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Stark, Renee G.; John, Juergen; Leidl, Reiner: Health care use and costs of adverse drug events emerging from outpatient treatment in Germany: A modelling approach. In: BMC Health Services Research 2011, 11:9
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Abstract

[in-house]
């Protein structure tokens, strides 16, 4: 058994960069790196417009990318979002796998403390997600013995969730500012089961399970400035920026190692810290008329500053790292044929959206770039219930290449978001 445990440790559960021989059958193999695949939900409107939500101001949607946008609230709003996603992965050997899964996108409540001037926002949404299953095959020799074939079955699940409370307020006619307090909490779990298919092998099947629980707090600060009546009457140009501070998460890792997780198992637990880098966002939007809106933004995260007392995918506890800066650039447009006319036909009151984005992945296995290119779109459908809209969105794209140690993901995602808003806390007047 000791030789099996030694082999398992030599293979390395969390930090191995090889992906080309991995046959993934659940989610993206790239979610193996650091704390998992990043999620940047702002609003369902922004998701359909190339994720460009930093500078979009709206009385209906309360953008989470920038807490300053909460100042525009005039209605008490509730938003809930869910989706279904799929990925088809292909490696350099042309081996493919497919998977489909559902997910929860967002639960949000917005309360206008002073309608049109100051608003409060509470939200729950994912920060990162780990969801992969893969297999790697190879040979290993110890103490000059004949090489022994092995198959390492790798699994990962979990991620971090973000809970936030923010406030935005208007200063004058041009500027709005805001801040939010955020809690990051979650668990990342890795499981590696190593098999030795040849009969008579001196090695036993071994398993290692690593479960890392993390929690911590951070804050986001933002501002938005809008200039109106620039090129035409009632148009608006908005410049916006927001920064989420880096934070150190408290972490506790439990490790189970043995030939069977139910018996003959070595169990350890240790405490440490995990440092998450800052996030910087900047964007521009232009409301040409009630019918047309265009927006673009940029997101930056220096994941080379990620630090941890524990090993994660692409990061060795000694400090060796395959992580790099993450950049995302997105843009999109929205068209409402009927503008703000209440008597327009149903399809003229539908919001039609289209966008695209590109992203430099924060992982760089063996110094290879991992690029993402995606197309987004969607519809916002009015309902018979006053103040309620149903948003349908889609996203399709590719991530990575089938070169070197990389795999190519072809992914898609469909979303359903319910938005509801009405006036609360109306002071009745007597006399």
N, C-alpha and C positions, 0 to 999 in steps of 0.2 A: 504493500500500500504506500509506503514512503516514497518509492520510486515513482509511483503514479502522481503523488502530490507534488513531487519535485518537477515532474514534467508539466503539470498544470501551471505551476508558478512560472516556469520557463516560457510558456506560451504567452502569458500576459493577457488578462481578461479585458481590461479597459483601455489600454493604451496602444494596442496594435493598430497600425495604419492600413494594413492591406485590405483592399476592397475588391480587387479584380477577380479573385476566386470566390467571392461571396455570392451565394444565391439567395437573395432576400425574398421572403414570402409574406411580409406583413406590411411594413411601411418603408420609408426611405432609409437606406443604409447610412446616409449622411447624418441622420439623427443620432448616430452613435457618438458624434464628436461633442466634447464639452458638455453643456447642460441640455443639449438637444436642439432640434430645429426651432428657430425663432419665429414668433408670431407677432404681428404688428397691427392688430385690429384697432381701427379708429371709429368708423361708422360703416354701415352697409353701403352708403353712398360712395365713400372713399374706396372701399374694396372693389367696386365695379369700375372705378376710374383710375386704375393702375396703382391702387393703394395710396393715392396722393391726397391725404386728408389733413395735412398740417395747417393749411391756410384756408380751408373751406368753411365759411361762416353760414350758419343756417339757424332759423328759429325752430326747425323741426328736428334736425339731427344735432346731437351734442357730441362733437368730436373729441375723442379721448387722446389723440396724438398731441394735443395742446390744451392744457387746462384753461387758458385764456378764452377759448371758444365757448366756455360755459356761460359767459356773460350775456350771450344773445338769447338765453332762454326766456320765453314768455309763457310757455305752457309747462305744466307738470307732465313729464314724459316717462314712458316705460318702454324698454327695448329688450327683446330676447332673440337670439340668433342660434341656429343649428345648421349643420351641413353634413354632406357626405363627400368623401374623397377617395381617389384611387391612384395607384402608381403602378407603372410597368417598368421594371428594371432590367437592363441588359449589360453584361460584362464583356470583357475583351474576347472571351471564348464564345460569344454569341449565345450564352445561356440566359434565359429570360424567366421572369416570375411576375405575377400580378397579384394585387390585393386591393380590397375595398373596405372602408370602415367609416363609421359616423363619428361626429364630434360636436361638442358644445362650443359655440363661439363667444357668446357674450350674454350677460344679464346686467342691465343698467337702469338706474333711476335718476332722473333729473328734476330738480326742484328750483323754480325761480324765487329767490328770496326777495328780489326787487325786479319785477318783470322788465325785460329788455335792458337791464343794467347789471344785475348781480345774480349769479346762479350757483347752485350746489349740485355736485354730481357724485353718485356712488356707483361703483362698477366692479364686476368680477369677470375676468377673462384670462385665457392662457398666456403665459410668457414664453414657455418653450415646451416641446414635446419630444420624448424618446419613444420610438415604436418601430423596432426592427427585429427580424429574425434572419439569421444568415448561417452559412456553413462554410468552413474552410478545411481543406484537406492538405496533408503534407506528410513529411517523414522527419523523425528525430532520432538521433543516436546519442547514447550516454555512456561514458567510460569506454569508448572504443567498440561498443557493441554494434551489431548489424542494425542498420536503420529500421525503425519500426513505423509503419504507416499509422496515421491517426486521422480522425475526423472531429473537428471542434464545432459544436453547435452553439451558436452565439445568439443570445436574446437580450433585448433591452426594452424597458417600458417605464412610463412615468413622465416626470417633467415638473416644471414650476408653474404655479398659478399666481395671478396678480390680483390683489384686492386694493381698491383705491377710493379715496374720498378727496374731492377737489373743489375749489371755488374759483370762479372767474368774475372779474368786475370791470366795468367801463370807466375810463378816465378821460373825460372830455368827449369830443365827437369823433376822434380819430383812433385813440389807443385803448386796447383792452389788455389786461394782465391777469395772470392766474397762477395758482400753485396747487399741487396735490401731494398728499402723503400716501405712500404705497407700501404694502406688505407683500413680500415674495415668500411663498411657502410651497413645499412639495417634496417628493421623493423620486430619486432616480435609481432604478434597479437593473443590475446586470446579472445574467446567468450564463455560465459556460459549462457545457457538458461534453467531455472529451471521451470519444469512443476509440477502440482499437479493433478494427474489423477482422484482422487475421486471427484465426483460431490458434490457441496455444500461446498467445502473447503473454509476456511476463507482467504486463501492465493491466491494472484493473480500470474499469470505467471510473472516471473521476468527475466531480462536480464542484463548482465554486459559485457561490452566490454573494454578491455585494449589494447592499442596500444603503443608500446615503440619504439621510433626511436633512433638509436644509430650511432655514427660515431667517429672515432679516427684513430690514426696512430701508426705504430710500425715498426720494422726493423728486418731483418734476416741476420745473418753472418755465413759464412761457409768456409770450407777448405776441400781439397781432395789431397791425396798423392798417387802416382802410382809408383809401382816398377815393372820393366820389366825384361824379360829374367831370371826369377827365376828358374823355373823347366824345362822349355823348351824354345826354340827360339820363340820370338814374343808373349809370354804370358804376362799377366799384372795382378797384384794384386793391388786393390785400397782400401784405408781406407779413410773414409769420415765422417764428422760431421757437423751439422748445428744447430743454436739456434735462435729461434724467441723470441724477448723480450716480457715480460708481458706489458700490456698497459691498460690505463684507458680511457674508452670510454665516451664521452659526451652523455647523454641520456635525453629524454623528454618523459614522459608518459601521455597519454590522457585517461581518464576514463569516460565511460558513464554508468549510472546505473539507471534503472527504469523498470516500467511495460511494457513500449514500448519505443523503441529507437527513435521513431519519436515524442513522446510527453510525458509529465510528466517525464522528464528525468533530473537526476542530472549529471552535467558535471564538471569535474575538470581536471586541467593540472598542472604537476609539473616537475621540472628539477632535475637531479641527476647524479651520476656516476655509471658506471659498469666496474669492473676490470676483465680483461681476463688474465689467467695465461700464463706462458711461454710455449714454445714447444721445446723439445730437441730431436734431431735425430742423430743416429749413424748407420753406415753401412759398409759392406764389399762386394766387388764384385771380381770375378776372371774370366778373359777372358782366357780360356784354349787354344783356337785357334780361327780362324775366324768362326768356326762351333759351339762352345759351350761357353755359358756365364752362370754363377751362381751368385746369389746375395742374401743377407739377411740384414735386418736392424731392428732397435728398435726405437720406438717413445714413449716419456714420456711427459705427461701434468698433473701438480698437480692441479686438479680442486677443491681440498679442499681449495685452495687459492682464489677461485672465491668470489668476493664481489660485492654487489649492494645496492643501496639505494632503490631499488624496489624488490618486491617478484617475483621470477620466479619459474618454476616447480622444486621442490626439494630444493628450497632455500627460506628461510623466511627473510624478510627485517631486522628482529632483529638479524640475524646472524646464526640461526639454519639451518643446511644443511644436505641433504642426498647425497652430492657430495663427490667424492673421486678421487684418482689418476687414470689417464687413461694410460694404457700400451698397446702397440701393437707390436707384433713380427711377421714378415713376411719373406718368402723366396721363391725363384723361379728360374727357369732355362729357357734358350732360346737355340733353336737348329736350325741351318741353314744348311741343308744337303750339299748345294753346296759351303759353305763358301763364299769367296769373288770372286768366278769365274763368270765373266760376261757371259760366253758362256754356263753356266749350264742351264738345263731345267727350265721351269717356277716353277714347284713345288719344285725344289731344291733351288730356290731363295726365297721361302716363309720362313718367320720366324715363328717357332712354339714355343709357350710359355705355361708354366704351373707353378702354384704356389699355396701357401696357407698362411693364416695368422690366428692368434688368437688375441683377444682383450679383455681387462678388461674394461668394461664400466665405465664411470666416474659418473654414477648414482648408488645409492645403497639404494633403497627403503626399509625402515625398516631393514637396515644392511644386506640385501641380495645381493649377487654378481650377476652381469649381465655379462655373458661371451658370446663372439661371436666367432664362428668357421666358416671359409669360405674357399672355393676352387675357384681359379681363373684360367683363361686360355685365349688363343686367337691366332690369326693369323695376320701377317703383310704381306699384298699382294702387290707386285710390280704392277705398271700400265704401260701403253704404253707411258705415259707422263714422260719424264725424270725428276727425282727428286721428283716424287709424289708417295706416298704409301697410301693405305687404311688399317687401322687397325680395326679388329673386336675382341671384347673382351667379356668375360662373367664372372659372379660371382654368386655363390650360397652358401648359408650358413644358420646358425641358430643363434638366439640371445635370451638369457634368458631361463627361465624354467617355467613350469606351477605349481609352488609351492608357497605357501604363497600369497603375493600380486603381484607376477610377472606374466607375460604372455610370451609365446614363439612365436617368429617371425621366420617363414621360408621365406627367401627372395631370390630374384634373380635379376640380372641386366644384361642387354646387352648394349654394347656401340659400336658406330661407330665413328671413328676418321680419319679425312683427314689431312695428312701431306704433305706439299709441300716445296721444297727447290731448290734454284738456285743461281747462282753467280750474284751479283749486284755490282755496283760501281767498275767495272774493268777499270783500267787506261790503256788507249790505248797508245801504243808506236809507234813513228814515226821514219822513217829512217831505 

Background: This study's aim was to develop a first quantification of the frequency and costs of adverse drug events (ADEs) originating in ambulatory medical practice in Germany. Methods: The frequencies and costs of ADEs were quantified for a base case, building on an existing cost-of-illness model for ADEs. The model originates from the U.S. health care system, its structure of treatment probabilities linked to ADEs was transferred to Germany. Sensitivity analyses based on values determined from a literature review were used to test the postulated results. Results: For Germany, the base case postulated that about 2 million adults ingesting medications have will have an ADE in 2007. Health care costs related to ADEs in this base case totalled 816 million Euros, mean costs per case were 381 Euros. About 58% of costs resulted from hospitalisations, 11% from emergency department visits and 21% from long-term care. Base case estimates of frequency and costs of ADEs were lower than all estimates of the sensitivity analyses. Discussion: The postulated frequency and costs of ADEs illustrate the possible size of the health problems and economic burden related to ADEs in Germany. The validity of the U. S. treatment structure used remains to be determined for Germany. The sensitivity analysis used assumptions from different studies and thus further quantified the information gap in Germany regarding ADEs. Conclusions: This study found costs of ADEs in the ambulatory setting in Germany to be significant. Due to data scarcity, results are only a rough indication.